It's not a matter of if artificial intelligence (AI) is going to become an everyday reality, but when. The question facing the medical profession is how much it can be utilised and what risks are involved.
The mere mention of AI can evoke dystopian visions of machine revolutions and robot uprisings, and when applied to healthcare – where it may literally be involved in life-and-death decisions – AI can appear especially scary and present a number of challenges. The reality though is slightly less terrifying as it's more likely to come in the form of a mobile app that will help to diagnose heart disease, and interpret results and scans.
But it's not a matter of if this will happen, it's happening right now.
This is why the RCP this week published a statement, along with recommendations, on how AI should be used to support doctors deliver healthcare safely. And on Tuesday, a new code of conduct for AI was announced by the Department of Health and Social Care (DHSC) – which set out 10 principles for how AI technology and suppliers interact with NHS patient data.
We welcome this code, which echoes our statement in calling for AI to be used safely and responsibly, and to be viewed as an opportunity for progress and not a threat to existing ways of working
The question facing the medical profession is how much [AI] can be utilised in life-or-death situations, and what risks are involved.
What is AI?
It can be hard to nail down a singular definition of AI as it refers to more than one concept, and plays a role in more areas than just health. In its simplest terms, it’s the simulation of human intelligence by machines. Typically though, it analyses large sets of data and uses that to perform a function via an algorithm or model.
The potential for AI can appear massive with media focus often on many big exciting futuristic projects. However, it’s important to remember AI can also help to solve smaller, real-world challenges – reducing prescribing errors or ensuring patients take their medication, for example.
One of the common concerns is that AI will replace doctors, but this seems unlikely in our lifetimes (particularly in view of the IT problems at a very basic level we experience on a daily basis in the NHS). However, AI is already, and will continue to be, a useful tool to support the work of doctors and help provide the best quality care for patients.
Technology can support doctors to focus on strengthening the relationship between patient and doctor, support shared decision making based on evidence, and take a more holistic view of patient care.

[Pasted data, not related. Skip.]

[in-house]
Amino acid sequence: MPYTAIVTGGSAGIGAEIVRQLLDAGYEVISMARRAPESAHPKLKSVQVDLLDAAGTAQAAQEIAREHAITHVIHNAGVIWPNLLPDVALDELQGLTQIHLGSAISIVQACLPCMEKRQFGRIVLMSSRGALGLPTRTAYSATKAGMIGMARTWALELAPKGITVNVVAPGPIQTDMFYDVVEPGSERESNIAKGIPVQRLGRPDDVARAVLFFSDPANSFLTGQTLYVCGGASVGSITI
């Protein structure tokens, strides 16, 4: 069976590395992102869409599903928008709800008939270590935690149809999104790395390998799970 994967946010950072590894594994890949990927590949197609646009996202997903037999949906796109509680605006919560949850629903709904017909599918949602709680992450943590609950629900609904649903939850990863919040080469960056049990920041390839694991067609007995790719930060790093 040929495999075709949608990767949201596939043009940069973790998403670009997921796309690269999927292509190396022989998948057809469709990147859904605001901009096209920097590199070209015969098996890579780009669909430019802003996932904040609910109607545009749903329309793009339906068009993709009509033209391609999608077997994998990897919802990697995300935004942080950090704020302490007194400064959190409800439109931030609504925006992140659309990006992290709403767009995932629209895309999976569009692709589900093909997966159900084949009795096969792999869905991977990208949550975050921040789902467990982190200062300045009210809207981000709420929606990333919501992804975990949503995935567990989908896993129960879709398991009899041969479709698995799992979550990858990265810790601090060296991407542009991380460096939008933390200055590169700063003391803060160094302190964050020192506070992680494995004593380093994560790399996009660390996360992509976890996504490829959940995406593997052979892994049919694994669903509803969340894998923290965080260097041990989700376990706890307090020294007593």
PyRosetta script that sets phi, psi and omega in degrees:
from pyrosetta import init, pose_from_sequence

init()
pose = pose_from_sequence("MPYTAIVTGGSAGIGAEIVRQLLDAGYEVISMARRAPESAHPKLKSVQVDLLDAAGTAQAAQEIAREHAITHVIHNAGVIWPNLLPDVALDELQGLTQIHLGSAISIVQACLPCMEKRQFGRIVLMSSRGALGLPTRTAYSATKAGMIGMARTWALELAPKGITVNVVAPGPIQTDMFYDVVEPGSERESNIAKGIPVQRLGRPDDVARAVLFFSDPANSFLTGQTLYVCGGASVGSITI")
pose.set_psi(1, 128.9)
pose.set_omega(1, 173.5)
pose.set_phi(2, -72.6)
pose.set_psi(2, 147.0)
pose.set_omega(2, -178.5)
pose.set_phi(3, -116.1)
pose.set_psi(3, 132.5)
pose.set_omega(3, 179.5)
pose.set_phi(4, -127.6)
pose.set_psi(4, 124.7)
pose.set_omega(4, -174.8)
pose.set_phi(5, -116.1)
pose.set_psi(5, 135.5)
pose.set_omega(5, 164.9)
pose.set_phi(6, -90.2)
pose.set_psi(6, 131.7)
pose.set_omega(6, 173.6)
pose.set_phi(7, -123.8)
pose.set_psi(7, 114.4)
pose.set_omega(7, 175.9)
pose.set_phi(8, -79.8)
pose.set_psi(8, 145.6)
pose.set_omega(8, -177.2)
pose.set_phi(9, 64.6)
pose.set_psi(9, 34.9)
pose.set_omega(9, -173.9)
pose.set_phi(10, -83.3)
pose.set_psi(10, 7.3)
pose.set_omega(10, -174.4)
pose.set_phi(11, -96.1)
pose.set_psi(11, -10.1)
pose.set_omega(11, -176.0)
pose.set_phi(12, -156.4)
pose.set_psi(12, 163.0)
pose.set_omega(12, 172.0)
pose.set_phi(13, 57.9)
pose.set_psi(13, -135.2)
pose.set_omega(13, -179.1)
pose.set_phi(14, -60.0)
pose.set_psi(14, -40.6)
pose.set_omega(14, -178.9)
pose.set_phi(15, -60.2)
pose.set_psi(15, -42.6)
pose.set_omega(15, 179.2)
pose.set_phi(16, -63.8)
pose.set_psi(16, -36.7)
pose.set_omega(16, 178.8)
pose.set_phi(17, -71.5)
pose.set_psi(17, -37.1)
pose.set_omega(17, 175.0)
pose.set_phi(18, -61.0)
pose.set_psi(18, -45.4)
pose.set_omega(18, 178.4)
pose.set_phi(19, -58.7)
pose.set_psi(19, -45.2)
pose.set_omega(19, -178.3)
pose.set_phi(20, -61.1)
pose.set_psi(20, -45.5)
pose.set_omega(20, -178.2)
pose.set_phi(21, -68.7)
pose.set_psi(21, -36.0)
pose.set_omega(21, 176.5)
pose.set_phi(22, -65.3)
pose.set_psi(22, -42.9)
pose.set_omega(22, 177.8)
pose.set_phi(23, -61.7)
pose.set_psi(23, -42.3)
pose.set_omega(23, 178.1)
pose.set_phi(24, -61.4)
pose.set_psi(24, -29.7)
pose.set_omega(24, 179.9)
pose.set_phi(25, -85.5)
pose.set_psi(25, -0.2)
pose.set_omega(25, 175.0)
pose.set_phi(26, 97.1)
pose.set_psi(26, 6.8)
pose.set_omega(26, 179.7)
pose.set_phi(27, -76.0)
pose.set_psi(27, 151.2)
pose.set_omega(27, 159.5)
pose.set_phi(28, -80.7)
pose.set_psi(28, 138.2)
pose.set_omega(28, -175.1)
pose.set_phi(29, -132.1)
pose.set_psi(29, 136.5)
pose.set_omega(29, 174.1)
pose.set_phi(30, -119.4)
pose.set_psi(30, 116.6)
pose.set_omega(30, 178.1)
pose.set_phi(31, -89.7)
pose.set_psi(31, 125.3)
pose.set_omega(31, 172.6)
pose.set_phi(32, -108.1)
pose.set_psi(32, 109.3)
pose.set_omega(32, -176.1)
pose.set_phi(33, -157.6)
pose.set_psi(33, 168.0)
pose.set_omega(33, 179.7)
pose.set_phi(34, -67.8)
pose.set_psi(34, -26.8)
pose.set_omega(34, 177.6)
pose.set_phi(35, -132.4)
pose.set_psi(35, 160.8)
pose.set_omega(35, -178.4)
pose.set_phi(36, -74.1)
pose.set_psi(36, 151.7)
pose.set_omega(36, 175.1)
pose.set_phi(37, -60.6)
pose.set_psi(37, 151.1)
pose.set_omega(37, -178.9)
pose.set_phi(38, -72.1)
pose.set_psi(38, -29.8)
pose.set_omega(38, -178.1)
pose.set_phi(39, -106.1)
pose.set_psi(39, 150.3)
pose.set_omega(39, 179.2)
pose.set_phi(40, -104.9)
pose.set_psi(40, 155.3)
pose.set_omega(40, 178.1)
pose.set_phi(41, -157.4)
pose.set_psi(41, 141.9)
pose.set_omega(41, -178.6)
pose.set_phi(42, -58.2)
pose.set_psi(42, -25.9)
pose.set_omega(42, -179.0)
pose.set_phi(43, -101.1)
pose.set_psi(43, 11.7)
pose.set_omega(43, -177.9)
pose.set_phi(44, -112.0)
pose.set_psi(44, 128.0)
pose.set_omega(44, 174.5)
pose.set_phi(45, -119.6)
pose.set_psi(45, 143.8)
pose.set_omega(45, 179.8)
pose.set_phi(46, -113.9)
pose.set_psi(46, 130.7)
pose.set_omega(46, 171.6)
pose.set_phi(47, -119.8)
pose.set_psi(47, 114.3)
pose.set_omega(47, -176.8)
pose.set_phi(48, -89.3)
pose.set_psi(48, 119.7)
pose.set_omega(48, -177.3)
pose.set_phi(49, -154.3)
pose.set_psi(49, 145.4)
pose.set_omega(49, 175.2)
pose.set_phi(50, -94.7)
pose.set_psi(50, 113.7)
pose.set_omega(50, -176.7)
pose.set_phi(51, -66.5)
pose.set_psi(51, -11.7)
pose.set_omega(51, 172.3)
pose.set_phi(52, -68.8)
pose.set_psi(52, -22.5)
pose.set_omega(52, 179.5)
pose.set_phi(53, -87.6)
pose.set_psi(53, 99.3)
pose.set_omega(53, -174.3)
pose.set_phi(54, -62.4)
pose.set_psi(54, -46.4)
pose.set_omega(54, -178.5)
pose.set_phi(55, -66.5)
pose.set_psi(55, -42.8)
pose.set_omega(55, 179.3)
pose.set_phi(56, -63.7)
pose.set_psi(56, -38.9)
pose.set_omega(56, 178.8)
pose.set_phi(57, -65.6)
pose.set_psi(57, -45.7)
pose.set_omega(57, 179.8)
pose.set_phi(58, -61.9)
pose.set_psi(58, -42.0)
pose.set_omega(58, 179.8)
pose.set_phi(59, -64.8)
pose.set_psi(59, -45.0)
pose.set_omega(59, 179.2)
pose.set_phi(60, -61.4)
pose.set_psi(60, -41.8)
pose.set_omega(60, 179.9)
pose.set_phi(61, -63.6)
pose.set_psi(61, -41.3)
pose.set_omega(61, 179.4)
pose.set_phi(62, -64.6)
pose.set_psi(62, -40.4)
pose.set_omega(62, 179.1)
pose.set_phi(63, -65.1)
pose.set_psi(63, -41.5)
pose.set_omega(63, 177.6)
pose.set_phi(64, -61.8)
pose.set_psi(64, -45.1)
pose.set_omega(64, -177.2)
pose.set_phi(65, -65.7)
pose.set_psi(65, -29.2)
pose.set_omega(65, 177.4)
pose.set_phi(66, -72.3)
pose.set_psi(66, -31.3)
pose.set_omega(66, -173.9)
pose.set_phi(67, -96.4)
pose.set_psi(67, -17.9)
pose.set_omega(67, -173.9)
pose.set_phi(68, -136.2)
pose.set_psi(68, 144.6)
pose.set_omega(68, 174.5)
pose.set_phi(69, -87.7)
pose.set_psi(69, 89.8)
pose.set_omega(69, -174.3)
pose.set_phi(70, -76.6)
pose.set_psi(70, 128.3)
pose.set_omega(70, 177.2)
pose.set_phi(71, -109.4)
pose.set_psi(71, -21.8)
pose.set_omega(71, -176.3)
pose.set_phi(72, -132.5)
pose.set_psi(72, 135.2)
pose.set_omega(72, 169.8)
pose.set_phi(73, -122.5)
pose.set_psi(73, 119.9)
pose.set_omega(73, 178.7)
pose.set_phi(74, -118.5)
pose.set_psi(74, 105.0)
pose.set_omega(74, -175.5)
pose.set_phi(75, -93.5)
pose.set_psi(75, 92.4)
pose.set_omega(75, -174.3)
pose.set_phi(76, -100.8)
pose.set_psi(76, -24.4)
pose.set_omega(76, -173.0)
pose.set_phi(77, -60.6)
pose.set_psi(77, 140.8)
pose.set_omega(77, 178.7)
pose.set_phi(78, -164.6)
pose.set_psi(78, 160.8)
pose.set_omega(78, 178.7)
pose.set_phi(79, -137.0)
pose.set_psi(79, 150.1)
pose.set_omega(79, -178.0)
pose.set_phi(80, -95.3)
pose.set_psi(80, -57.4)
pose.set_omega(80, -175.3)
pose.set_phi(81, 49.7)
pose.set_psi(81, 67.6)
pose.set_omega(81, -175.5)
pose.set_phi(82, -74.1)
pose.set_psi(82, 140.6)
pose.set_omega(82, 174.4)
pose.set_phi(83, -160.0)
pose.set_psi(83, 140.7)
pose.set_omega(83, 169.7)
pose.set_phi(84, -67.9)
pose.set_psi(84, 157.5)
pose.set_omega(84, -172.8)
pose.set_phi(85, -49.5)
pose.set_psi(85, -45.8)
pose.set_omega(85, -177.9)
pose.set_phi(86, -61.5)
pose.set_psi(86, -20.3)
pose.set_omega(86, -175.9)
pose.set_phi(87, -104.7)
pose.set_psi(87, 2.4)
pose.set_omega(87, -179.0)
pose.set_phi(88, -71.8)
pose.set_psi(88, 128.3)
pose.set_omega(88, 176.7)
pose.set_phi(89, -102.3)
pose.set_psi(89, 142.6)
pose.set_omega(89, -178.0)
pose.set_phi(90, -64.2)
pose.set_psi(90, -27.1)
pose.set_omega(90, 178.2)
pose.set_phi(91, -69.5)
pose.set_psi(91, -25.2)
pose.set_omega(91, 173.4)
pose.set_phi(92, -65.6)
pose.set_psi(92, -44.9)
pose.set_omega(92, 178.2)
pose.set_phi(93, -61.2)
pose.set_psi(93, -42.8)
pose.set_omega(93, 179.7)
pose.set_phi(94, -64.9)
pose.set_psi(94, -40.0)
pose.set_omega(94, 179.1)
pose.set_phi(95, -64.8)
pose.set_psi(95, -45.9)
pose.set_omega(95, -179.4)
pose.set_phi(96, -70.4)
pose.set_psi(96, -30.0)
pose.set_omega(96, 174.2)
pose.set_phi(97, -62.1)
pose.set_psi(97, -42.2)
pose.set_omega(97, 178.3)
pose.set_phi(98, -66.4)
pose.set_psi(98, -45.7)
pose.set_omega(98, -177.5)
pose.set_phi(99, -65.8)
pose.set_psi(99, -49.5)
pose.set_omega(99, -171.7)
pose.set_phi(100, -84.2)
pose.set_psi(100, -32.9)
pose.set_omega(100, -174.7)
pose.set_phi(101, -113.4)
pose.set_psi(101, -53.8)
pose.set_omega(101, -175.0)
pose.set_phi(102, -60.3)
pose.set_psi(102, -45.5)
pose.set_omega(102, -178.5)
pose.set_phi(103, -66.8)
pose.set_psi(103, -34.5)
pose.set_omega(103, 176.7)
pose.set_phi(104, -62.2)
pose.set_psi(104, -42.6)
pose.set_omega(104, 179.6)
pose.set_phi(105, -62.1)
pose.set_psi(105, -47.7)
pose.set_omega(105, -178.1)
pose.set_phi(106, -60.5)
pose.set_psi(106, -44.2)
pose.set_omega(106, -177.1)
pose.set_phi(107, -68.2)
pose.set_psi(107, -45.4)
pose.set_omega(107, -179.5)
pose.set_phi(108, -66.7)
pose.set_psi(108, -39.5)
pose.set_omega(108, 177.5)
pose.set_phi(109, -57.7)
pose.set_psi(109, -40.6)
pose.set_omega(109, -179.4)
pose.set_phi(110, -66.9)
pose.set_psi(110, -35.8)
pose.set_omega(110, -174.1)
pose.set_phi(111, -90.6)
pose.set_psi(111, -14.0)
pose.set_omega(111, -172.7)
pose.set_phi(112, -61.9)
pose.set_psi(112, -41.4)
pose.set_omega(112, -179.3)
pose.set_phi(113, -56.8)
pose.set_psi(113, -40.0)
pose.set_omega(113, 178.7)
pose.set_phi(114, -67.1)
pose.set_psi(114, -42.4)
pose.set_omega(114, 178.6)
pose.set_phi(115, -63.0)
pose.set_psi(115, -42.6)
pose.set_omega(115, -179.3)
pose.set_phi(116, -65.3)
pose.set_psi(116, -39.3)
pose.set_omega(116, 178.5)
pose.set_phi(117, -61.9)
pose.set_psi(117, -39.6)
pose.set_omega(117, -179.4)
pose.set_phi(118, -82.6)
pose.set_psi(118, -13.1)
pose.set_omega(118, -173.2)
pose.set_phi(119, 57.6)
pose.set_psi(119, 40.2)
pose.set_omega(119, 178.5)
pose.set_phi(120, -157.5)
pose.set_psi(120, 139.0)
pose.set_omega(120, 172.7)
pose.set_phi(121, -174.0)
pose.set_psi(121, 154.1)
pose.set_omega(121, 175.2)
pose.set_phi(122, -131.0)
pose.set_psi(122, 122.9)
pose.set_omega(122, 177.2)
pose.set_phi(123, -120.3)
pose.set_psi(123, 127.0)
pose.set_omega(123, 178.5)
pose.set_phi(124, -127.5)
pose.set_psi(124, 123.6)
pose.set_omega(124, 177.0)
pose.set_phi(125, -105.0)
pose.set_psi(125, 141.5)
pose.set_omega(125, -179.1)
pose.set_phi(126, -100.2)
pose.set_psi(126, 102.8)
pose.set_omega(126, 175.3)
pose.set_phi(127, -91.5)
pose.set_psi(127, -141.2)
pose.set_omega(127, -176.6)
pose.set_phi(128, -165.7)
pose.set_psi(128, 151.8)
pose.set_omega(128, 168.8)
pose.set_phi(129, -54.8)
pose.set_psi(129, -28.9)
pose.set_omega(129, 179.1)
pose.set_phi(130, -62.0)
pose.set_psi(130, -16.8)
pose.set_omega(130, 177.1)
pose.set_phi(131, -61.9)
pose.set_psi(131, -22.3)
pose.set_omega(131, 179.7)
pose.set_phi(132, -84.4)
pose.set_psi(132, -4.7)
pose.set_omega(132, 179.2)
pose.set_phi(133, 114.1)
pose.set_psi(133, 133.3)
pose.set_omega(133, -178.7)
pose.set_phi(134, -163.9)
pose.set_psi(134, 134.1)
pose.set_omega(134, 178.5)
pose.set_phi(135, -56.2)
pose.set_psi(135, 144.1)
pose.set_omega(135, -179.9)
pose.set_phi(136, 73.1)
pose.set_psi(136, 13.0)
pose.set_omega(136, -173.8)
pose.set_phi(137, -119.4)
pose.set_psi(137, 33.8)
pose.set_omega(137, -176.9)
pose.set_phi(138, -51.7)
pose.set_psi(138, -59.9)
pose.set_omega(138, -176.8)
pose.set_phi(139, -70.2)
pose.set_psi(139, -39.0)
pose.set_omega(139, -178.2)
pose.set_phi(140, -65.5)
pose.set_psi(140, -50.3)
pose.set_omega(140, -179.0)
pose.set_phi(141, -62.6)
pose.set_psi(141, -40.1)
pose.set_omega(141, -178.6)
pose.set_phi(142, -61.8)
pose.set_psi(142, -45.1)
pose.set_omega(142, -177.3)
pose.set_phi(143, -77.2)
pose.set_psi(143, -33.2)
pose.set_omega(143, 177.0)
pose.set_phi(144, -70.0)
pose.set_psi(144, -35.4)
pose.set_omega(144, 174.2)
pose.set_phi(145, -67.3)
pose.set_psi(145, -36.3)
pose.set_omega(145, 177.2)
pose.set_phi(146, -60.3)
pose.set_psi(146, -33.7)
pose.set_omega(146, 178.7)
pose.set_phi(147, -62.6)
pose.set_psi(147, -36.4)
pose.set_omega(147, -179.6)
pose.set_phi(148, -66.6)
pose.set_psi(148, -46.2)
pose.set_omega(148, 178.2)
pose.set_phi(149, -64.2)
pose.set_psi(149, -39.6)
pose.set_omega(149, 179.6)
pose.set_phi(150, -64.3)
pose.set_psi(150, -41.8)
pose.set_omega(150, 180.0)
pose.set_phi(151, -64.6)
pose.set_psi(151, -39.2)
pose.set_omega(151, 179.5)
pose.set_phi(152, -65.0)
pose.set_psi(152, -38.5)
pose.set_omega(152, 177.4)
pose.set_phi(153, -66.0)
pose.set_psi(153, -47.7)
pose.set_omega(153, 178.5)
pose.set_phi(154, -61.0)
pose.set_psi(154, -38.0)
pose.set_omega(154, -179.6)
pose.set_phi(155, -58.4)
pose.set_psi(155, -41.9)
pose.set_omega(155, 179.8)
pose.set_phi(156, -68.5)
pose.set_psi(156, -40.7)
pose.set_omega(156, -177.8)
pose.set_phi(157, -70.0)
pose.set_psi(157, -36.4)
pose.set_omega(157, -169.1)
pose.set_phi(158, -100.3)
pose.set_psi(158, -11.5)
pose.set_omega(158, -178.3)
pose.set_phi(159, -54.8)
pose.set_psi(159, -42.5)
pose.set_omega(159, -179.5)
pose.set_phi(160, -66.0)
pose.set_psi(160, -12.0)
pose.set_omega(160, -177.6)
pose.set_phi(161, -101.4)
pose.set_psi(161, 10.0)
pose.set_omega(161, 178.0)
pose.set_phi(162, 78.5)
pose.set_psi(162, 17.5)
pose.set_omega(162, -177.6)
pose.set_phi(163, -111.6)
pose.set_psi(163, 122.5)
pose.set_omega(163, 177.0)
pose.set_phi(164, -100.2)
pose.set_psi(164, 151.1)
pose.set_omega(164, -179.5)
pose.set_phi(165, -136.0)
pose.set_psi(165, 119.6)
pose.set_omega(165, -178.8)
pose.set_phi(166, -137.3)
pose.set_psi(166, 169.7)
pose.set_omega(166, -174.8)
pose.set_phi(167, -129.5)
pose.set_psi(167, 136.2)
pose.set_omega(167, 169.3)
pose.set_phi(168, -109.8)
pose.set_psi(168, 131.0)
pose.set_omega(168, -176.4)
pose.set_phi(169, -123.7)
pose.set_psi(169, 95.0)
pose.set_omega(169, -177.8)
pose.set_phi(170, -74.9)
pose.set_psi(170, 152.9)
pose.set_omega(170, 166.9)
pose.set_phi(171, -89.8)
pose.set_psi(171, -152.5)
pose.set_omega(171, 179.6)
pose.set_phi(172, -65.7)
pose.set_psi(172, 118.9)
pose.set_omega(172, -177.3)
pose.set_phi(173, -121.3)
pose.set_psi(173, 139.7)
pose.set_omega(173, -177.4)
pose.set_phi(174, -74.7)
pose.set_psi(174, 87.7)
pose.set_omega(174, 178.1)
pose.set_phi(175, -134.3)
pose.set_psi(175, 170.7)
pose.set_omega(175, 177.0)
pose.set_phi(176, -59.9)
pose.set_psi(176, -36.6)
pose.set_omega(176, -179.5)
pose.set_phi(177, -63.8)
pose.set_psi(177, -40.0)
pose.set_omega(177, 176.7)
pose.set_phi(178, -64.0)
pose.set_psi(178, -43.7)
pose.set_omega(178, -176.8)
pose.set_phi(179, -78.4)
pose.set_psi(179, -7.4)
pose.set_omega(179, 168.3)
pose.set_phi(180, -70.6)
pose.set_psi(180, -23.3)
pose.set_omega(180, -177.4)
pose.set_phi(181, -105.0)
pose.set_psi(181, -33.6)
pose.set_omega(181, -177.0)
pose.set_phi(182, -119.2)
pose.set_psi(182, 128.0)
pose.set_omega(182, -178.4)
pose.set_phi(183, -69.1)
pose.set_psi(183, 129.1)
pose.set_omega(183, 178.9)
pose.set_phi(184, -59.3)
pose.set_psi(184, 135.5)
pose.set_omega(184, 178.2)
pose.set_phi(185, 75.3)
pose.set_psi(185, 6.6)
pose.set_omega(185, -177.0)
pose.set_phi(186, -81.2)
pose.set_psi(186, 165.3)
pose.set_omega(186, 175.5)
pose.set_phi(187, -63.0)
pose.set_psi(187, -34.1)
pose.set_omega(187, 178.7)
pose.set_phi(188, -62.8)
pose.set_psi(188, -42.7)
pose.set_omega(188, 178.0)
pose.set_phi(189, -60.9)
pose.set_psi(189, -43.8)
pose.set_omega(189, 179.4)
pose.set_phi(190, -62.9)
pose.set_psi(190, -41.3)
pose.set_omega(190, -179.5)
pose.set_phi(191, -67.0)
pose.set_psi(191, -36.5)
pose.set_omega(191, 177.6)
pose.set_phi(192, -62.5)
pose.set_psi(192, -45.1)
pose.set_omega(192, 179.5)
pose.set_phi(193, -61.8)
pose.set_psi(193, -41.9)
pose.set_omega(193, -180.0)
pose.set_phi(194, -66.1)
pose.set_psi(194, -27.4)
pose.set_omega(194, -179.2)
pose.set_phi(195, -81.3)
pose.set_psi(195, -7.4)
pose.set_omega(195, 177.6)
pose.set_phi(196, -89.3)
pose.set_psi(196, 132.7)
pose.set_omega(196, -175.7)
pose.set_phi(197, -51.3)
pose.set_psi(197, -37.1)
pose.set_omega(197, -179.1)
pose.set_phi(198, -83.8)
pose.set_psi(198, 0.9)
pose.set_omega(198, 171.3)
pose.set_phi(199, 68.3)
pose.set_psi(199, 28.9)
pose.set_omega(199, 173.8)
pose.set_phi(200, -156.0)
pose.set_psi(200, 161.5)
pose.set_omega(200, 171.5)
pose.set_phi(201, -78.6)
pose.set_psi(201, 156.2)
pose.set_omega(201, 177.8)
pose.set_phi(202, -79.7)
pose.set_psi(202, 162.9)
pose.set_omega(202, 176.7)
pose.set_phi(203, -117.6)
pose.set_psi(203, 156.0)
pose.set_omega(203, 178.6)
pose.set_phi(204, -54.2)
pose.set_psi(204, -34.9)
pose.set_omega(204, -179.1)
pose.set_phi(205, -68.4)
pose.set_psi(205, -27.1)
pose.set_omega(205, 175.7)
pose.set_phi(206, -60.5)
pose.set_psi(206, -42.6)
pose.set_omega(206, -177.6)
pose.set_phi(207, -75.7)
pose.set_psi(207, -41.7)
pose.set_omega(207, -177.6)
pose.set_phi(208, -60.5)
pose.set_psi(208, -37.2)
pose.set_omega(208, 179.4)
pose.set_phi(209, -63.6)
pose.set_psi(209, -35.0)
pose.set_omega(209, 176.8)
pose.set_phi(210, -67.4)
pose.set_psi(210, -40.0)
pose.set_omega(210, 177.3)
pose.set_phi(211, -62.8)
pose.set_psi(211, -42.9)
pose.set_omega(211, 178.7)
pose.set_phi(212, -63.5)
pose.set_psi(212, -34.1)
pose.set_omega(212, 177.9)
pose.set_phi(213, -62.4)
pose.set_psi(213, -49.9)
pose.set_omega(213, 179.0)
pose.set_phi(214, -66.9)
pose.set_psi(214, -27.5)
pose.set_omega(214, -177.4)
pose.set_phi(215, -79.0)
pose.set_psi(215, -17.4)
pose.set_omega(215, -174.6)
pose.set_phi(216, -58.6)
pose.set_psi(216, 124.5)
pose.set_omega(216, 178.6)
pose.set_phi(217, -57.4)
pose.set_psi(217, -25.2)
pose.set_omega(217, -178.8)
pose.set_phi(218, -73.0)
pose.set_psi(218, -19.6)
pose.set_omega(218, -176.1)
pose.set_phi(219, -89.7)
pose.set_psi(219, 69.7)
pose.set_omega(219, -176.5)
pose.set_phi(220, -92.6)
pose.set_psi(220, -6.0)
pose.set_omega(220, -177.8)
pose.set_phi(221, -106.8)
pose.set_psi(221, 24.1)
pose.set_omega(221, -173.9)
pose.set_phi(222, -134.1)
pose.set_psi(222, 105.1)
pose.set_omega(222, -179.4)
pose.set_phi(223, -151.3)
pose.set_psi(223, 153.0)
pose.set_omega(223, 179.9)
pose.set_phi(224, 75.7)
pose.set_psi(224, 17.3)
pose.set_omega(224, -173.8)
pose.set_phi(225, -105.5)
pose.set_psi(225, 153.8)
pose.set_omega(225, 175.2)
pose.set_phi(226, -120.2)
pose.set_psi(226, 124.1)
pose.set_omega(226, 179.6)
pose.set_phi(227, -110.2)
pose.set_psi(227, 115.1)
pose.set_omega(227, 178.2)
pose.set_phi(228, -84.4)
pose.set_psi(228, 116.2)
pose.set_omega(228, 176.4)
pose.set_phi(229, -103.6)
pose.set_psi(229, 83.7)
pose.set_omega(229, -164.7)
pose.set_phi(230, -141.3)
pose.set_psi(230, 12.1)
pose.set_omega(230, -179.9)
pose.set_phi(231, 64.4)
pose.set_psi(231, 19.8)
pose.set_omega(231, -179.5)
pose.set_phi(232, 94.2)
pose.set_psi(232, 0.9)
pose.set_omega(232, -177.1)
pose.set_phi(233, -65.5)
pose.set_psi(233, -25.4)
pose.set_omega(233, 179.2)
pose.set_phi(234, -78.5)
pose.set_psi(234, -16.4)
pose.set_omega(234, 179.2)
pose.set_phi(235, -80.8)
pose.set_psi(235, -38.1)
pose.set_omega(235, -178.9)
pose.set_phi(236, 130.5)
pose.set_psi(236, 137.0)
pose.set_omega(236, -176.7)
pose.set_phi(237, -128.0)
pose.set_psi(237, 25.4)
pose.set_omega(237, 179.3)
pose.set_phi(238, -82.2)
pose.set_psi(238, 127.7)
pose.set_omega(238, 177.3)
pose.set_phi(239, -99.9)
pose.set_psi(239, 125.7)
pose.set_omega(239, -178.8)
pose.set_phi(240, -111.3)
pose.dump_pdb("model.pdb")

But it’s important we get the guidelines right so that it is used correctly and safely, for example over the use of data.
AI is already, and will continue to be, a useful tool to support the work of doctors and help provide the best quality care for patients.
What do we want from AI?
Our statement, released this week, tackles all sorts of opportunities and potential issues around AI, to try and ensure we in healthcare are ready to embrace and use technology to drive forward improvements in patient care. We want artificial intelligence to be a tool at a physician’s disposal to help them do the best job possible. This means person-centred care, where technology helps both patients and doctors make the best possible decisions for their care.
On data, we want regulators, NHS England and NHS Digital to apply guidance, underlying principles and evaluation methods to technology. This is to ensure they remain safe, efficient and doctor-led as it is frontline staff who will be using it.
Analysis of data is crucial to the work of AI. For it to be effective, high-quality data is needed to make sure the conclusions drawn from AI are accurate and safe. But, patient data must be used transparently and sensitively.
We also want the data used to be broad and reflective of the general population, and ensure it is founded on robust evaluation and evidence.
AI is developing rapidly, and presents a lot of exciting opportunities. But it requires a lot of thought also, and guidelines to ensure it works in the best possible way for us.
Dr Andrew Goddard is the president-elect of the RCP. You can follow him on Twitter: @bodgoddard.
Read the RCP’s full position statement on AI, including recommendations.